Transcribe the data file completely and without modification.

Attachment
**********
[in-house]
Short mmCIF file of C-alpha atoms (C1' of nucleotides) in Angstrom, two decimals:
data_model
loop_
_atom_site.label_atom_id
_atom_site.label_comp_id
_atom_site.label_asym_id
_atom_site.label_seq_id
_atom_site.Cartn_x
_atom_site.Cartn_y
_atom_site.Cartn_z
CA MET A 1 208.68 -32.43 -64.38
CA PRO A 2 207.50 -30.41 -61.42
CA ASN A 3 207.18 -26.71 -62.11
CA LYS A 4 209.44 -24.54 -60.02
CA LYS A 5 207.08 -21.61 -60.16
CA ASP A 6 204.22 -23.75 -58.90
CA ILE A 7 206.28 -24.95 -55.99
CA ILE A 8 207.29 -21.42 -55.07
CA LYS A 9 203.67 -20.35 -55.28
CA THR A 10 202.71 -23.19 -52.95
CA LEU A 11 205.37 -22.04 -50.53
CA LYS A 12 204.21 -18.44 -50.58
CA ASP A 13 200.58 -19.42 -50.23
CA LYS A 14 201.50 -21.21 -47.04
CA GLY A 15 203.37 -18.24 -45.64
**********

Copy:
[in-house]
Short mmCIF file of C-alpha atoms (C1' of nucleotides) in Angstrom, two decimals:
data_model
loop_
_atom_site.label_atom_id
_atom_site.label_comp_id
_atom_site.label_asym_id
_atom_site.label_seq_id
_atom_site.Cartn_x
_atom_site.Cartn_y
_atom_site.Cartn_z
CA MET A 1 208.68 -32.43 -64.38
CA PRO A 2 207.50 -30.41 -61.42
CA ASN A 3 207.18 -26.71 -62.11
CA LYS A 4 209.44 -24.54 -60.02
CA LYS A 5 207.08 -21.61 -60.16
CA ASP A 6 204.22 -23.75 -58.90
CA ILE A 7 206.28 -24.95 -55.99
CA ILE A 8 207.29 -21.42 -55.07
CA LYS A 9 203.67 -20.35 -55.28
CA THR A 10 202.71 -23.19 -52.95
CA LEU A 11 205.37 -22.04 -50.53
CA LYS A 12 204.21 -18.44 -50.58
CA ASP A 13 200.58 -19.42 -50.23
CA LYS A 14 201.50 -21.21 -47.04
CA GLY A 15 203.37 -18.24 -45.64